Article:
Woodlawn’s historic Grand Ballroom shut down

THE HISTORIC GRAND BALLROOM in Woodlawn was shut down by the city November 28 after hosting a party with 200 guests. (Photo by Keith Chambers)

City closes facility indefinitely for violating Chicago’s COVID-19 restrictions after hosting party with 200 guests

By Erick Johnson

Woodlawn’s historic Grand Ballroom was shut down last weekend after the city found the facility hosted a big party that included 200 guests, according to the Chicago Department of Business Affairs and Consumer Protection (BACP).

The last surviving relic of the African-American jazz age in Chicago, The Grand Ballroom will be closed indefinitely. City officials have issued a long-term closure order requiring The Grand Ballroom to remain closed until BACP approves a plan for reopening. BACP did not provide further details about the party and The Grand Ballroom’s closure. During a visit to the venue, located at 6351 S. Cottage Grove Ave., a Crusader reporter found the city’s order posted on the front door.

A SHUT DOWN ORDER from the city is posted on the front door of the historic Grand Ballroom in Woodlawn. (Photo by Keith Chambers)

It is uncertain how much The Grand Ballroom will be fined for the violations or whether it will survive while shut down. The Crusader contacted the venue Tuesday morning, December 1, for comment and left a message with a staff member, but neither a manager nor owner responded by Crusader press time Wednesday for its print edition.

The Grand Ballroom was among more than 300 Chicago businesses that since October 30 have been cited for violations of the city’s restrictions on indoor gatherings and dining. Another venue frequented by Blacks, the Black Cat Lounge in Morgan Park, was issued a citation for violating the city’s restrictions on gathering during the coronavirus pandemic.

Early Sunday morning, November 29, city officials shut down a large party with 300 guests in the basement of The Vault in the Wicker Park neighborhood at 1612 W. Division St. Authorities said the guests did not practice social distancing nor were they wearing face masks. A closure order was issued, along with five cease and desist orders and nine citations. At the Chicago Sports Complex, 2600 W. 35th St., a party with over 600 guests was held with no face coverings or social distancing. Like The Grand Ballroom, the business is closed indefinitely until BACP approves a reopening plan. The Fat Fish Bar & Grill, 234 W. 31st St., has also been closed indefinitely for violating the city’s restrictions on social gatherings.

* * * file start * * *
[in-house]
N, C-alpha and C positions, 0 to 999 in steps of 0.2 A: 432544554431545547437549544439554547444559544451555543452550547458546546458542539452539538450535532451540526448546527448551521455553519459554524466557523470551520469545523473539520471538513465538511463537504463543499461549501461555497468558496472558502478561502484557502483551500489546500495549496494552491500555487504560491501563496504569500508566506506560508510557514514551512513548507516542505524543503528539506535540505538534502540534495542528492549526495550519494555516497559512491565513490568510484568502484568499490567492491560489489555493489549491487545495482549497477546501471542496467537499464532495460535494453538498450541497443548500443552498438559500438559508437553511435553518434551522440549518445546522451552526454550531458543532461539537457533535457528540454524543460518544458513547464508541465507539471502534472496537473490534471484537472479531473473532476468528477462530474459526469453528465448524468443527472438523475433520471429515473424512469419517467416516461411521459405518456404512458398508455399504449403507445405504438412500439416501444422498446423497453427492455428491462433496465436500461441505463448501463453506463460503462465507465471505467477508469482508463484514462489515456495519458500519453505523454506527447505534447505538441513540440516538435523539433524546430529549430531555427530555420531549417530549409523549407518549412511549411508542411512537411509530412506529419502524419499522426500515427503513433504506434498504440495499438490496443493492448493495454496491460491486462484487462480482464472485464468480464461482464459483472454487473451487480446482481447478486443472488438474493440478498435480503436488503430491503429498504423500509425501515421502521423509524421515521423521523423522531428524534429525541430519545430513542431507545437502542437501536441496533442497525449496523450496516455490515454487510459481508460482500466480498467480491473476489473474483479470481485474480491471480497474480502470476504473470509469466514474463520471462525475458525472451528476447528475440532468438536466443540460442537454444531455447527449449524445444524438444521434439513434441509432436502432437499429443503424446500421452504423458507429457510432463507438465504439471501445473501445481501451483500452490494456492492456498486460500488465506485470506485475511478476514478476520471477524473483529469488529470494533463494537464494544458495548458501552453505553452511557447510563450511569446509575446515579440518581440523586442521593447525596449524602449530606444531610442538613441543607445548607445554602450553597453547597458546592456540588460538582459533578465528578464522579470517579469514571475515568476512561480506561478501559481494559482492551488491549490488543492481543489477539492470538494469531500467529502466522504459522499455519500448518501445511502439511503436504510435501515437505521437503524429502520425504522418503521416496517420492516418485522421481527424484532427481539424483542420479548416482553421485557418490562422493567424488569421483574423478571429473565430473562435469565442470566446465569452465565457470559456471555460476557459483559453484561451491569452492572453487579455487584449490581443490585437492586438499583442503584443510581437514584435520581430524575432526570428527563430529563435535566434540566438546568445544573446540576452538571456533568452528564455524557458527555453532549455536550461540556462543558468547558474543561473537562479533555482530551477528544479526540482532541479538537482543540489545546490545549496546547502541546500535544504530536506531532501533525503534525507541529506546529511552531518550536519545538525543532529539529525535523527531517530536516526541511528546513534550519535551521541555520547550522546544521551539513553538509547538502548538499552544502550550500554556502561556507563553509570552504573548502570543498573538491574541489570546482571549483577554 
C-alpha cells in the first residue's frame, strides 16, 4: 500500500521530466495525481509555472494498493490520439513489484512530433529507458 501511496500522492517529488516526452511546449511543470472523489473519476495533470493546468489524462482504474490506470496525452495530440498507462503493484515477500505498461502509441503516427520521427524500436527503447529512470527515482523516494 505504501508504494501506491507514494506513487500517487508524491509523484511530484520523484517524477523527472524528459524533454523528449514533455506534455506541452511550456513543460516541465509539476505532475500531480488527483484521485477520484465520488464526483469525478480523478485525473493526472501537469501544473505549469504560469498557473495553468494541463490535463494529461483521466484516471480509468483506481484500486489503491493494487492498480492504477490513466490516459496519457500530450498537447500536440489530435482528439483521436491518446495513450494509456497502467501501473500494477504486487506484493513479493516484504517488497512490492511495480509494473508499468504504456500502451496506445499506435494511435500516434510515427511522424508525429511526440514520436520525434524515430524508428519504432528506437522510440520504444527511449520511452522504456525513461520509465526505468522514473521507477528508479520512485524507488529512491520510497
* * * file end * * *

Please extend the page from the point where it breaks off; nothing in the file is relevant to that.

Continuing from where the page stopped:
Since March, BACP has conducted more than 6,500 COVID-19 investigations and has cited more than 330 businesses for violating the regulations.

“While the vast majority of Chicago’s businesses are doing the right thing and following the COVID-19 regulations to keep Chicagoans and their employees safe, it is incredibly disheartening to see some establishments continue to egregiously and blatantly disregard the guidelines and put our entire community at risk,” said Rosa Escareno, BACP Commissioner. “Actions like this are a slap in the face to the thousands of businesses and millions of Chicagoans that are making sacrifices every day to keep our city safe, and we will continue cracking down on this inexcusable activity.”

On Monday, November 30, 6,190 new confirmed and probable cases of COVID-19 were reported, as well as 85 additional coronavirus-related deaths.

That same Monday Governor Pritzker noted the overall number of hospitalizations remains above the peak seen in the spring, with some regions near or below the state’s warning level of 20 percent availability of intensive care beds.

“If we’re not especially careful right now, the surge will overwhelm our state’s healthcare system,” Pritzker said.

Pritzker also said on Monday that the Tier 3 mitigation measures will remain in place statewide as health officials watch for the predicted spike in COVID-19 cases. He said regions could potentially move to “Tier 2” in time for the December holidays, but did not give a definite timeline for them to be rolled back.

While many businesses were cited for violations, The Grand Ballroom is the most prominent business in Chicago’s Black community on the list.

Before the pandemic, the venue hosted banquets and stepping dance lessons. The ornate building is a relic from a bygone era known as the Jazz Age in Chicago’s rich Black history.

The Grand Ballroom was previously known as the Loeffler Building, whose neighbors were the 3,200-seat Tivoli Theatre movie palace and the seven-story Pershing Hotel, once owned by playwright Lorraine Hansberry.

As Chicago’s Black Belt expanded in the 1940s, white residents moved out of the Woodlawn neighborhood and left its hotels and ballrooms. The buildings became hubs of the South Side’s African American jazz and social scenes. The Pershing Hotel and Tivoli Theatre were demolished decades ago. A Family Dollar store now occupies the site of the Tivoli Theatre.

In 2003, The Grand Ballroom underwent a major restoration after being saved from demolition. Today, the facility includes an original 60-foot oak bar and a 6,500-square-foot dance floor illuminated by graceful arched windows. The stage is a dramatic scalloped shell reminiscent of the inside of Cinderella’s fairytale carriage.

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